One of the stranger things found in Tutankhamun's tomb - at least from my point of view, which regards canopic jars and amulets as perfectly ordinary - was a trumpet. The Egyptians left us many pictures of musical instruments, often guitars or a percussion instrument called a sistrum, but I don't recall seeing many trumpets. It's probable that the item was actually a signalling device used in battles, rather than a musical instrument. If so, that'll make what's coming up next sound a little less weird.
There were actually two found in the tomb, a silver one and a bronze one. They were tuned differently. People being what they are, they were determined to play them to see what they sounded like. The silver trumpet was played on BBC radio in 1939, using a modern mouthpiece, whereupon it promptly split apart. The bronze trumpet survived being played in 1939 and in 1941, the last time without a mouthpiece inserted. Of course, there's no available recording of the 'real' trumpet. The general consensus was that the trumpets made poor musical instruments are were probably used rhythmically in their mid-range for signalling purposes.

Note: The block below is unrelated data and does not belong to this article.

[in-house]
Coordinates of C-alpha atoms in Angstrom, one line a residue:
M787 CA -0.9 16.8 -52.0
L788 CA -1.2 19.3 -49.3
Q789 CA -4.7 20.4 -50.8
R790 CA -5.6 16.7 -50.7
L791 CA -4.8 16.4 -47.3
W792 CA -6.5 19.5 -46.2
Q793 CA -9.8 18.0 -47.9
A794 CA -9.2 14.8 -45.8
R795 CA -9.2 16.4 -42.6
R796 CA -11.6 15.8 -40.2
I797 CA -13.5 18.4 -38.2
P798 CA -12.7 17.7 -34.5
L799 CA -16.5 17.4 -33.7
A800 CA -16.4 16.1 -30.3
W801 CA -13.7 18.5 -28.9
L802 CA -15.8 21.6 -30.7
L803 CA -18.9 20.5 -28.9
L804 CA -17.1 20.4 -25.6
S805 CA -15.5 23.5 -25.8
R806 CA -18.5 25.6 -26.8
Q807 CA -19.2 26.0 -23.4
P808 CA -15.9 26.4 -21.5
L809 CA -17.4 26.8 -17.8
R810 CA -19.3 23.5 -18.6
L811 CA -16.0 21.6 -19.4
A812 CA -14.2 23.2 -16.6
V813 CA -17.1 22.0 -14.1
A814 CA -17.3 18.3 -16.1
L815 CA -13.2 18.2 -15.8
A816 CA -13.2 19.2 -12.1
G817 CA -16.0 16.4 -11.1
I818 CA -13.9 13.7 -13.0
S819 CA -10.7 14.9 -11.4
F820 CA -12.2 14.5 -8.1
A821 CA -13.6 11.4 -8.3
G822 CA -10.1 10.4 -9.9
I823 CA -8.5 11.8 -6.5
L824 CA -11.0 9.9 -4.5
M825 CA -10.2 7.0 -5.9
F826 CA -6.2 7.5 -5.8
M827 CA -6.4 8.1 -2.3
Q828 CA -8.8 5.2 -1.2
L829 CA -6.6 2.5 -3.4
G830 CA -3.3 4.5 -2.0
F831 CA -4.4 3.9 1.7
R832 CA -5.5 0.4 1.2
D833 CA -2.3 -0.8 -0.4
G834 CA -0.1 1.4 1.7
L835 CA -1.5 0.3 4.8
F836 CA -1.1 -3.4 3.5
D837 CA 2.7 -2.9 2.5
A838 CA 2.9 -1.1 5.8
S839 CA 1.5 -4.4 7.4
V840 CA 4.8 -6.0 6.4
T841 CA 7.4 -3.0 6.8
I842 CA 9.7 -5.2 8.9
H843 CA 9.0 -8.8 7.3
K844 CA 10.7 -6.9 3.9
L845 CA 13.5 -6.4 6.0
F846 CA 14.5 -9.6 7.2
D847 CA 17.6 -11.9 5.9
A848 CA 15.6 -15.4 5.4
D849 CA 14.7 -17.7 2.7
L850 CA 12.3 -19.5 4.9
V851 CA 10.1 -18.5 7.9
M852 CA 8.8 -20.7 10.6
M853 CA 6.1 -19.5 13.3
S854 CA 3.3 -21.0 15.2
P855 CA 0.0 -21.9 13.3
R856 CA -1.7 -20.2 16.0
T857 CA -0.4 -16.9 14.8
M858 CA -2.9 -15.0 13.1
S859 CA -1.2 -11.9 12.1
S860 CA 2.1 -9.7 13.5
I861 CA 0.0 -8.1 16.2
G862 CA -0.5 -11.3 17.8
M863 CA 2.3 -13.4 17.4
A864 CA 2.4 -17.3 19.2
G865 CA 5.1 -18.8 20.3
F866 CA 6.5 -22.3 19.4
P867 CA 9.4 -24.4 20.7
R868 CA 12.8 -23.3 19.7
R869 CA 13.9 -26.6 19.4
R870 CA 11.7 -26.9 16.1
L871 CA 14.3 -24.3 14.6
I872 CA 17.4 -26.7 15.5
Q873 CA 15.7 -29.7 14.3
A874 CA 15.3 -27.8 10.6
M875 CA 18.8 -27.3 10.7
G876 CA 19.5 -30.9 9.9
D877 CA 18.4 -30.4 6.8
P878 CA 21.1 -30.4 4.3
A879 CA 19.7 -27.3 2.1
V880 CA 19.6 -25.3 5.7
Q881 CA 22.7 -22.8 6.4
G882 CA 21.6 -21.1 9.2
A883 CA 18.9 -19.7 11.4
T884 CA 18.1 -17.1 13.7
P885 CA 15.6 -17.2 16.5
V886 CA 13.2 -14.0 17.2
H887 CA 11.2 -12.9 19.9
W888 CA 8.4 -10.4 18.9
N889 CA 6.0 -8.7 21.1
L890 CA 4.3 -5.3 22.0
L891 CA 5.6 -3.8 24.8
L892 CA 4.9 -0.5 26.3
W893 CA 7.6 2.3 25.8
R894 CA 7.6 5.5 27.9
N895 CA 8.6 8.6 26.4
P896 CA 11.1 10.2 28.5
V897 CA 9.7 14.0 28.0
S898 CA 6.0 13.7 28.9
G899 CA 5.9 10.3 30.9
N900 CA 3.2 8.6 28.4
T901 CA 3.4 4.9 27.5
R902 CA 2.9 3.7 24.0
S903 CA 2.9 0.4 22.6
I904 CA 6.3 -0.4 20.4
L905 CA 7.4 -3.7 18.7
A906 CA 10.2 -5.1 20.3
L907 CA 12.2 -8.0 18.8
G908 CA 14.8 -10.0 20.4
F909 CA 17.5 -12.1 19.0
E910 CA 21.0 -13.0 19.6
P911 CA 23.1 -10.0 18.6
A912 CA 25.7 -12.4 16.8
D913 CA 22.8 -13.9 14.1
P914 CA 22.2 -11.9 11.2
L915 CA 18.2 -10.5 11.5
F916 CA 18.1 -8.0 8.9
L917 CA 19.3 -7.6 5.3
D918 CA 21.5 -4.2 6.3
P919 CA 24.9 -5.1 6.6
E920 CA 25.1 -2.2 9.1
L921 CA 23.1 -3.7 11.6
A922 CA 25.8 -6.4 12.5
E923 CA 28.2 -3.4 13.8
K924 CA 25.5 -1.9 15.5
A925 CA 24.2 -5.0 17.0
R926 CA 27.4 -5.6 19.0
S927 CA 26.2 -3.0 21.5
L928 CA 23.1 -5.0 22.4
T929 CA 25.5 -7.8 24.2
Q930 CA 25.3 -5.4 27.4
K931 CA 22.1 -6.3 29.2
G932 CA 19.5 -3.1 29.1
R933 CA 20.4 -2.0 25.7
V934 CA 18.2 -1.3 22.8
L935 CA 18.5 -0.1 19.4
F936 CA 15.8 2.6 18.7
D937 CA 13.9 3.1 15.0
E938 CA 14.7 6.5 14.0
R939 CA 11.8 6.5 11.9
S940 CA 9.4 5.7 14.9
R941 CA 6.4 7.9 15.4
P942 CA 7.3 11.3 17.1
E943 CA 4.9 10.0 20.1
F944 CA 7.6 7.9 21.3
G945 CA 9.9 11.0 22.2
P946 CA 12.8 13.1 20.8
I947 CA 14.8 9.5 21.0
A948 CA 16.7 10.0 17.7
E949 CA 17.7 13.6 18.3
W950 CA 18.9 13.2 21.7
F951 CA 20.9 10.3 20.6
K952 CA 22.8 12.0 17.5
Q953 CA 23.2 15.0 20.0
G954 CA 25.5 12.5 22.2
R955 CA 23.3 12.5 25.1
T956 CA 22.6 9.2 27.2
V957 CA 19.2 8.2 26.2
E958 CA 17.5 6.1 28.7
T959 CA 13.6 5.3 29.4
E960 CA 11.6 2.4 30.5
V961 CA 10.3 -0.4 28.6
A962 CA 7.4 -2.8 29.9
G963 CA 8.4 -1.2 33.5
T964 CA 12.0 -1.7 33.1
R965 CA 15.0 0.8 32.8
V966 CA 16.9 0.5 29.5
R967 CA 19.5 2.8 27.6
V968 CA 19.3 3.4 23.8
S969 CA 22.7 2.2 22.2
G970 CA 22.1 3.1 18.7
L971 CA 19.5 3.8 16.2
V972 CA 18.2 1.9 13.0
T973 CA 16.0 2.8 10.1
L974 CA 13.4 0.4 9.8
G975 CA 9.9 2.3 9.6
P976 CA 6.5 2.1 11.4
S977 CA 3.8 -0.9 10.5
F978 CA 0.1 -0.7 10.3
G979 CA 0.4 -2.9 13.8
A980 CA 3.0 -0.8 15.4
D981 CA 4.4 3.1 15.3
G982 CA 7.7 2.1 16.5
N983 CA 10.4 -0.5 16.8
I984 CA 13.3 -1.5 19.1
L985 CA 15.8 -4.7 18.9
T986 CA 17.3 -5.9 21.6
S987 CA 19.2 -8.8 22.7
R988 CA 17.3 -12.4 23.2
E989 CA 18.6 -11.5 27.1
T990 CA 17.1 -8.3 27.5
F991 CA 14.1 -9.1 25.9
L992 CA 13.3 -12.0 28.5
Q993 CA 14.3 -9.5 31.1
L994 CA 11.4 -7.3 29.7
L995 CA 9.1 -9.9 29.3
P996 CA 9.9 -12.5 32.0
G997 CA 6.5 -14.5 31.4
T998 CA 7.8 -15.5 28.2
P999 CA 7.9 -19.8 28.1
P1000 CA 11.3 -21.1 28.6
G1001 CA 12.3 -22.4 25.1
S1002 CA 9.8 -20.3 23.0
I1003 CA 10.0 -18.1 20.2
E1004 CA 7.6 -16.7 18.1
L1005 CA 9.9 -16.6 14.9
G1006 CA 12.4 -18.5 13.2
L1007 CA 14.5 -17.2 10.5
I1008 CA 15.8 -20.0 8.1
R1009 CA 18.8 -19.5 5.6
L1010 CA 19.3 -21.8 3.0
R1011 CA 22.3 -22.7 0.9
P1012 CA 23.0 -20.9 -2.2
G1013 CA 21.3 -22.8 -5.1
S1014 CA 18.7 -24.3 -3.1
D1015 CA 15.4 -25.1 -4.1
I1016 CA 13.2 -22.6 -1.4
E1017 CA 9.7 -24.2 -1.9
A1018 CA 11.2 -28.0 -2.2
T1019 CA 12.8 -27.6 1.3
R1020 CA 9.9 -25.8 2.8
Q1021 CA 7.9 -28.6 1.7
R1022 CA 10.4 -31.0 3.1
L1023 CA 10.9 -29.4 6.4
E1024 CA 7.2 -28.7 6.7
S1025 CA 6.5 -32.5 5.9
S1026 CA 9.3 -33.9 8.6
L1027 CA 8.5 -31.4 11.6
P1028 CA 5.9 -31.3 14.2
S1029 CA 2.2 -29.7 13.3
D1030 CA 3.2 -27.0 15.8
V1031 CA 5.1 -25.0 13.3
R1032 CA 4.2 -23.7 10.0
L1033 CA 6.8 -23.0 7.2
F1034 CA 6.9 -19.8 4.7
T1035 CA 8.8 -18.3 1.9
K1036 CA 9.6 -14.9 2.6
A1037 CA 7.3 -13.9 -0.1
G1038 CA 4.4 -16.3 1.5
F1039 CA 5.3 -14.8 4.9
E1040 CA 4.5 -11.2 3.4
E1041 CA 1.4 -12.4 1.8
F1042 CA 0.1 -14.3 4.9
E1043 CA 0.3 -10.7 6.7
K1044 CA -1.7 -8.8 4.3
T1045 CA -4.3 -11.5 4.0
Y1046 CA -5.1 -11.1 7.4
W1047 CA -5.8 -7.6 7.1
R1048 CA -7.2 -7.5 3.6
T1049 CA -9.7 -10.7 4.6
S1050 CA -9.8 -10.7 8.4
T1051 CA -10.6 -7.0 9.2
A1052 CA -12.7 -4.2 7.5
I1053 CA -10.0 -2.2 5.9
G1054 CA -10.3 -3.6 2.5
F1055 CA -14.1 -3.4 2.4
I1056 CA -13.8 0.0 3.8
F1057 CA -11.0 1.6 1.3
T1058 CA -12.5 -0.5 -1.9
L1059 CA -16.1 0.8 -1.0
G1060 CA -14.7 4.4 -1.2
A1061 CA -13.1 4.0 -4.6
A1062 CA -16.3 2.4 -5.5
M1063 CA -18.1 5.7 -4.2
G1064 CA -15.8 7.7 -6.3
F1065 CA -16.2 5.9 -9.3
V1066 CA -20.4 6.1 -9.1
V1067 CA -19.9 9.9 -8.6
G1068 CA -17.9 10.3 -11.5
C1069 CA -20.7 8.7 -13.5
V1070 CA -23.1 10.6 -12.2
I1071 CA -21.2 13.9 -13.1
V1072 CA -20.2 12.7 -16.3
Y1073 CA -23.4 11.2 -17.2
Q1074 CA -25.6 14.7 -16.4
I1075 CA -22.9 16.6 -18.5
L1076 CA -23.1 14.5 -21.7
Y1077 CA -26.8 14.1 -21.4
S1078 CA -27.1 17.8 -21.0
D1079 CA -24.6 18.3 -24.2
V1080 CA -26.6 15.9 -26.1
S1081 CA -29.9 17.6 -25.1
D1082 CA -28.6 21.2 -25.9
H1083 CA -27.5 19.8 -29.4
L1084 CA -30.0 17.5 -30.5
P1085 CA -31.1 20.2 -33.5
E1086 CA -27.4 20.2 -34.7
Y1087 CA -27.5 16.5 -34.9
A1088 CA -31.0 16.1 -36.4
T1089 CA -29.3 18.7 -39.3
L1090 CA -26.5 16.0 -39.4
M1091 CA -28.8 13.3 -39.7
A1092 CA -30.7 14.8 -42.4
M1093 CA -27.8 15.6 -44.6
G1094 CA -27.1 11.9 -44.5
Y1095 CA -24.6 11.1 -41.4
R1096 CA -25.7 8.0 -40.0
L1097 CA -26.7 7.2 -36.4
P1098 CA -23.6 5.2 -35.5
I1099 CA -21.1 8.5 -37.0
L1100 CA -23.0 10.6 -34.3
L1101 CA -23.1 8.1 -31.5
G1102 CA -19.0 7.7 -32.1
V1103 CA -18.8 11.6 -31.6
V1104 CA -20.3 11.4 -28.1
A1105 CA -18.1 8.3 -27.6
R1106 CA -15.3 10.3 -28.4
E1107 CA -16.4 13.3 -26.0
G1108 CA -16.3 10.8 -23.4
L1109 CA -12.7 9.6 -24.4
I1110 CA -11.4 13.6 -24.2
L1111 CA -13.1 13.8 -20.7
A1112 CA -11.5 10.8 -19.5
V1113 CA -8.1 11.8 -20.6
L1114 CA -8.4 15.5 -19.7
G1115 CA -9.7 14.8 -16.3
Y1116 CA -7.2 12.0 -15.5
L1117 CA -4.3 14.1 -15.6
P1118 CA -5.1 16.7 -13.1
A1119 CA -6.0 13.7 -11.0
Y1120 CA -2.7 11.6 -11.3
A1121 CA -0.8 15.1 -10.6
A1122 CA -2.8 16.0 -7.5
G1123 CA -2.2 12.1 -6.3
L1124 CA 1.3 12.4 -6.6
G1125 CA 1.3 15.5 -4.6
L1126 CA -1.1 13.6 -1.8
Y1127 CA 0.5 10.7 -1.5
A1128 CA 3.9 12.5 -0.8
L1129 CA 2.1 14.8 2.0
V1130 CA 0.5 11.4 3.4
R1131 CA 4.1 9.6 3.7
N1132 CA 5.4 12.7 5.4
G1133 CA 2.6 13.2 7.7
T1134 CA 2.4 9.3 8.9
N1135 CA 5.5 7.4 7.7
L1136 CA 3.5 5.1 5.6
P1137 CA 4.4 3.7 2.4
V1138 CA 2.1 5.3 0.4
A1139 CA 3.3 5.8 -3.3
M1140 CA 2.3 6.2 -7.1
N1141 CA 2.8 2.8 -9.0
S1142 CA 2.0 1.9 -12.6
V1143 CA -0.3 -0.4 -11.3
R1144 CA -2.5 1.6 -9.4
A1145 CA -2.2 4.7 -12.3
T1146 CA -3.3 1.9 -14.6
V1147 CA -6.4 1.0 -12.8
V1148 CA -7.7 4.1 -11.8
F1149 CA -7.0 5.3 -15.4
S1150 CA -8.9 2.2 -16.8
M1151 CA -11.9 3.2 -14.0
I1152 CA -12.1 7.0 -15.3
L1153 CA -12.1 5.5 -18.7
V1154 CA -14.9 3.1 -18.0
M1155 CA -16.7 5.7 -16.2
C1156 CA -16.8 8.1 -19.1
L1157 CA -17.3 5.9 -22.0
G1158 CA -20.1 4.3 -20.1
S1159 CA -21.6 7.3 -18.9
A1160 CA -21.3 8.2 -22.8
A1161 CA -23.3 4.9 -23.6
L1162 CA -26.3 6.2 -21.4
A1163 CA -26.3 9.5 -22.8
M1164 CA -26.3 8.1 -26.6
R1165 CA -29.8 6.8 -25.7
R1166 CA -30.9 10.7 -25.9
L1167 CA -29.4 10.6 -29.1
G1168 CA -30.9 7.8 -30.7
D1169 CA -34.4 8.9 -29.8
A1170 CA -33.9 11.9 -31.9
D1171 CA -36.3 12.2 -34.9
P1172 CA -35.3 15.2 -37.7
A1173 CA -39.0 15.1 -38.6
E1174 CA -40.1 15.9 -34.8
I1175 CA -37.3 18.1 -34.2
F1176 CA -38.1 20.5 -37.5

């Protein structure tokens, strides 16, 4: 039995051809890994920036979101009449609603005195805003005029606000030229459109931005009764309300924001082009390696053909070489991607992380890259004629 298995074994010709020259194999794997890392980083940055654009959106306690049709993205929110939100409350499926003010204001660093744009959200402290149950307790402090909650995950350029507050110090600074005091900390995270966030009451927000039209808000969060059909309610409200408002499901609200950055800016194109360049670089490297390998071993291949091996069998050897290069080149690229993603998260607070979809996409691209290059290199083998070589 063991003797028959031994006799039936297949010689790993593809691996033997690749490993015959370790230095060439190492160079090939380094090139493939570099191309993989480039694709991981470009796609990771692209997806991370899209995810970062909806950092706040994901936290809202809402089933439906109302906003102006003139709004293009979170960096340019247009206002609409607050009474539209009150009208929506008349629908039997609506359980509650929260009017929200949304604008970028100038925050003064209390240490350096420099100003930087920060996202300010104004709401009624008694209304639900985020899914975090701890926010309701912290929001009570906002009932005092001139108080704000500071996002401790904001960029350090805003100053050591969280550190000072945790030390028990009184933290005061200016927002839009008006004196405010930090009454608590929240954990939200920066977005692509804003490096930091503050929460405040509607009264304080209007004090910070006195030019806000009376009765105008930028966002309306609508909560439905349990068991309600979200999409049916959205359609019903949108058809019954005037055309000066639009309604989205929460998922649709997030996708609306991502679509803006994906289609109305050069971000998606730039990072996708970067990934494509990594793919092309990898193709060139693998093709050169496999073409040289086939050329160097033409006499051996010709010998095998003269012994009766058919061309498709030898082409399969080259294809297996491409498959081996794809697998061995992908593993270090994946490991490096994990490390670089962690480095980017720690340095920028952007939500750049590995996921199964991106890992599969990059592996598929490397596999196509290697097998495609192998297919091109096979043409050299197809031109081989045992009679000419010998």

In the folder named trumpet here, you can listen to or download an mp3 of Bandsman Tappern sounding the crap out of the silver one, just before it split. Unfortunately, being a bandsman, melody is not his strong point. Since that may be what the instrument was originally intended for, I suppose I can't complain. Shame we don't have one of the guitars.